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Alison loves doing jigsaws but suffers from helpful felines who love batting the pieces on to the floor and under the sofa!
Plotting for Pantsers
I love doing jigsaws. There is something meditative about sorting through the pieces, finding the corners and the edge bits, then the big chunk of red roof and gradually filling in the picture until all you have left is the large expanse of blue sky.
I think writing a book is a lot like doing a jigsaw but we can’t imagine completing a jigsaw without the aid of the picture on the box (like they used to do in my grandmother’s day). This is probably the fundamental difference between a plotter and a pantser. Pantsers are prepared to empty the pieces on to the board with only a very fuzzy idea of what the completed picture looks like. Plotters have a high definition picture in their mind.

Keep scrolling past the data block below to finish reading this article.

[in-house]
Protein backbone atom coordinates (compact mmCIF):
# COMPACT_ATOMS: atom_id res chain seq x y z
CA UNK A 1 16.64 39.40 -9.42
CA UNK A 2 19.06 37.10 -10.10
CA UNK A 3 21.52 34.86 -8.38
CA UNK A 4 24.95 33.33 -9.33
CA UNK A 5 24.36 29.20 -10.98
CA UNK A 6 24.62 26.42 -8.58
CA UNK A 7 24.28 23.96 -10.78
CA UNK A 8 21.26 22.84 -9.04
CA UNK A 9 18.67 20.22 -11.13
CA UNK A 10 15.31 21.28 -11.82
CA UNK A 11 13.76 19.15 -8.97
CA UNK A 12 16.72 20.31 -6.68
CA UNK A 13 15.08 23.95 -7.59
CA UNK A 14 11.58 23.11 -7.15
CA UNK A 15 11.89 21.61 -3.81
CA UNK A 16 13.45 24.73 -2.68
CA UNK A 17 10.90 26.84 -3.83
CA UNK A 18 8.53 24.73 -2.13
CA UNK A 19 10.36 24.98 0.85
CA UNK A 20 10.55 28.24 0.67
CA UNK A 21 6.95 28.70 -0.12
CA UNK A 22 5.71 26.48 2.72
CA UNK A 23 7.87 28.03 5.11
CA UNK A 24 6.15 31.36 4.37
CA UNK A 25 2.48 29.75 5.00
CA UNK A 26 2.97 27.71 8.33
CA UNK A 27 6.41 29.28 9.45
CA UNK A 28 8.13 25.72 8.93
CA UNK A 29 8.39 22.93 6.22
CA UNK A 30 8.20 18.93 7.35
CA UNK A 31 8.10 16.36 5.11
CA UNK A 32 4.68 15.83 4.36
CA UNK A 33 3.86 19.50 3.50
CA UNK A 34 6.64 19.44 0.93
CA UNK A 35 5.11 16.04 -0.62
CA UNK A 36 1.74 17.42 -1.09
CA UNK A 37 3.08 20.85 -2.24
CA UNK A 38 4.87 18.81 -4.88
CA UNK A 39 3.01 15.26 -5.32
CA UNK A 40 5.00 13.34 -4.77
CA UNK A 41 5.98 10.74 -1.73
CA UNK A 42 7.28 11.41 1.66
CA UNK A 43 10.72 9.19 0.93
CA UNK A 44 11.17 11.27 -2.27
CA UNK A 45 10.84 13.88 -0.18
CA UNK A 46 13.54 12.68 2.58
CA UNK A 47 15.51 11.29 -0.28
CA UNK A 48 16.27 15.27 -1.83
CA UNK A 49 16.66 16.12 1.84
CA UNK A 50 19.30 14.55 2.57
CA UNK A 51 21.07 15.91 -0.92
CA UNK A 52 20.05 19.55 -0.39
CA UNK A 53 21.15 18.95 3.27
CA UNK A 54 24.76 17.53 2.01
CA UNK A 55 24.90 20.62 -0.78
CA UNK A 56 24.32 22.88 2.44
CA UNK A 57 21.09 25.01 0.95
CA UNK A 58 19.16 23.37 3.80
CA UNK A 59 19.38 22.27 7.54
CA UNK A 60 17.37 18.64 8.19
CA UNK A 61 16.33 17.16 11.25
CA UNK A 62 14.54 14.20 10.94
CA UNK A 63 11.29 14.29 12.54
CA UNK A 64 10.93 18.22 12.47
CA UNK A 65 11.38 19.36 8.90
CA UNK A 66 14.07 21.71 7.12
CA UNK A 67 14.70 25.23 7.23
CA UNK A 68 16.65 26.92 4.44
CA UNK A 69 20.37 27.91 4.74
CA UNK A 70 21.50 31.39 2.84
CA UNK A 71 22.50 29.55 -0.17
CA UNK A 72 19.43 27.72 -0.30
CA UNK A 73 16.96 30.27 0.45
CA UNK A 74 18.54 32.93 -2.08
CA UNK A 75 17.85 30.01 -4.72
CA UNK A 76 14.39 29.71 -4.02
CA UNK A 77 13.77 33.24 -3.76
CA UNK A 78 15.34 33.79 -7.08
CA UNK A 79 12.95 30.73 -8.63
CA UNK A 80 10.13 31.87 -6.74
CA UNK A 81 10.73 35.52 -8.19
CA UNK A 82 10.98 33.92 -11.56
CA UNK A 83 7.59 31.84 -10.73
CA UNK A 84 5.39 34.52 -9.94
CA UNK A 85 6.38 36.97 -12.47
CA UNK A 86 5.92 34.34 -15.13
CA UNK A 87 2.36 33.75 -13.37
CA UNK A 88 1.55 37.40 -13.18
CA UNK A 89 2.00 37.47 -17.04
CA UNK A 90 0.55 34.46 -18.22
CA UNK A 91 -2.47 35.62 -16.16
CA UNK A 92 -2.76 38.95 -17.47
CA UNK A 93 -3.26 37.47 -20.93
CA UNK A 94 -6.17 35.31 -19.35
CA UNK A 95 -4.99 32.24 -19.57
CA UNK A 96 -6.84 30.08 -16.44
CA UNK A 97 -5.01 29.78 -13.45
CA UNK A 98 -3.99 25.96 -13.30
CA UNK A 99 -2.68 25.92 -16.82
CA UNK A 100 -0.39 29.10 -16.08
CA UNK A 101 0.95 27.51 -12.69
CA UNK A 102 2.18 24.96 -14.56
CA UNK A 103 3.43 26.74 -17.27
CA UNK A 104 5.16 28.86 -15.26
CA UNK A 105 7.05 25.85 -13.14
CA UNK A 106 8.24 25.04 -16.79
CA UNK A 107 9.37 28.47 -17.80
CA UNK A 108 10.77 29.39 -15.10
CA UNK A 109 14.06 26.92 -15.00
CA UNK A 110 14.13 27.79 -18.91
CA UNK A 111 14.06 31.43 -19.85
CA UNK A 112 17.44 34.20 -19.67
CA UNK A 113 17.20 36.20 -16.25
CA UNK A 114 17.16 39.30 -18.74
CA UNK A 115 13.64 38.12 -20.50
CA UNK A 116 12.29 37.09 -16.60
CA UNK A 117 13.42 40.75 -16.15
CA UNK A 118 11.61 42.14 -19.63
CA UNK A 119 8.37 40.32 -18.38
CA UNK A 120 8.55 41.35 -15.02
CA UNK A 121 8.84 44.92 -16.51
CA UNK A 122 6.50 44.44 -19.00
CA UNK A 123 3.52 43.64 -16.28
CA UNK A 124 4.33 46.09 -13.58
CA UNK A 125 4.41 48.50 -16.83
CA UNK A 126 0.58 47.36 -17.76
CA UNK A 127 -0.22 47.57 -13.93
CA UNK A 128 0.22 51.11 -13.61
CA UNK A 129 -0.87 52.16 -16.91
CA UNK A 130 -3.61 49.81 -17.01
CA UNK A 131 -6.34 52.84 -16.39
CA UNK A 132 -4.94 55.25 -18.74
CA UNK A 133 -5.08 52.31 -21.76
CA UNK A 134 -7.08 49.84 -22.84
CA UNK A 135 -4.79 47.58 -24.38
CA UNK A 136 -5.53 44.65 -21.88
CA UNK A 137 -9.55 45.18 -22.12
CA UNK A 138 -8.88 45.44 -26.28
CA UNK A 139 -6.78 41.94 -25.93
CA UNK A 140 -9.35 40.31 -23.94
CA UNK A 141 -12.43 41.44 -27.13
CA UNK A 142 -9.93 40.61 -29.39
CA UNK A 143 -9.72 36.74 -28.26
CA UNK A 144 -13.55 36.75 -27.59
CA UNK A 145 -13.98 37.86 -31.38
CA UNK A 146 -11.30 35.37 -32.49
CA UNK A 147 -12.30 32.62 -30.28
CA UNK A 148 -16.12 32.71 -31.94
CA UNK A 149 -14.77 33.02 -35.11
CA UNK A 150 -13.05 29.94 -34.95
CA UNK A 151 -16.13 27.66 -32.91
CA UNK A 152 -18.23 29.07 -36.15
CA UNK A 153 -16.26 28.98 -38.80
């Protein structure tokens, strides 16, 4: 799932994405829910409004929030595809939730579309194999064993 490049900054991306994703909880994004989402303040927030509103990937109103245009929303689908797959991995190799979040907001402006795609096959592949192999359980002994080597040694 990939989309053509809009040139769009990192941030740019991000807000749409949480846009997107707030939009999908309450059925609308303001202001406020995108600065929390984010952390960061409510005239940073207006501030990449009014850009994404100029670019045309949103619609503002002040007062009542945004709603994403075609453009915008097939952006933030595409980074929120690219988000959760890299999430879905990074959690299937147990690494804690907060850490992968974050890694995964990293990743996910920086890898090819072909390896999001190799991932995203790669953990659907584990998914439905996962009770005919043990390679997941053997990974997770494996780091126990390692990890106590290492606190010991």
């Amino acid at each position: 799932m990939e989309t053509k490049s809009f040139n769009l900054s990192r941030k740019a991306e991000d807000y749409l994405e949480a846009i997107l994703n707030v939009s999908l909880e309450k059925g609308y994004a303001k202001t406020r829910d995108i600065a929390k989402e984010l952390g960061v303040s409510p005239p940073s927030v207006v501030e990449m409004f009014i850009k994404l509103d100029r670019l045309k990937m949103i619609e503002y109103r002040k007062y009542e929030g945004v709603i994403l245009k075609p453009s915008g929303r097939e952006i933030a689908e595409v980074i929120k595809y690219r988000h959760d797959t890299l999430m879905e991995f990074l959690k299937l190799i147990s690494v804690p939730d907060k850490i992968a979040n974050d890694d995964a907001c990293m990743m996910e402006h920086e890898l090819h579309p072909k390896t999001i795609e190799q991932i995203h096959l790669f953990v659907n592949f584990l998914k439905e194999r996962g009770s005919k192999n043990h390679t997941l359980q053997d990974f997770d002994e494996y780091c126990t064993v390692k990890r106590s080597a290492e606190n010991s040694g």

I am not a plotter but for the record, I actively dislike the term “pantser”, preferring to describe my writing technique as “organic”. I wish I was a plotter but I’m not.
When I started out as a writer I thought there was something seriously wrong with me. I went to conferences, attended workshops, bought index cards, whiteboards, how to books and spent countless hours trying to conform with an ideal of plotting. It killed the story. It was as if the characters packed their bags and caught the next train out of my life.
In 2001 I went to the RWAm conference in New Orleans and attended a workshop by Jo Beverley on “Flying into the Mist” (or “flimming” as she called it). I had permission to write without plotting and I haven’t formally plotted a novel since.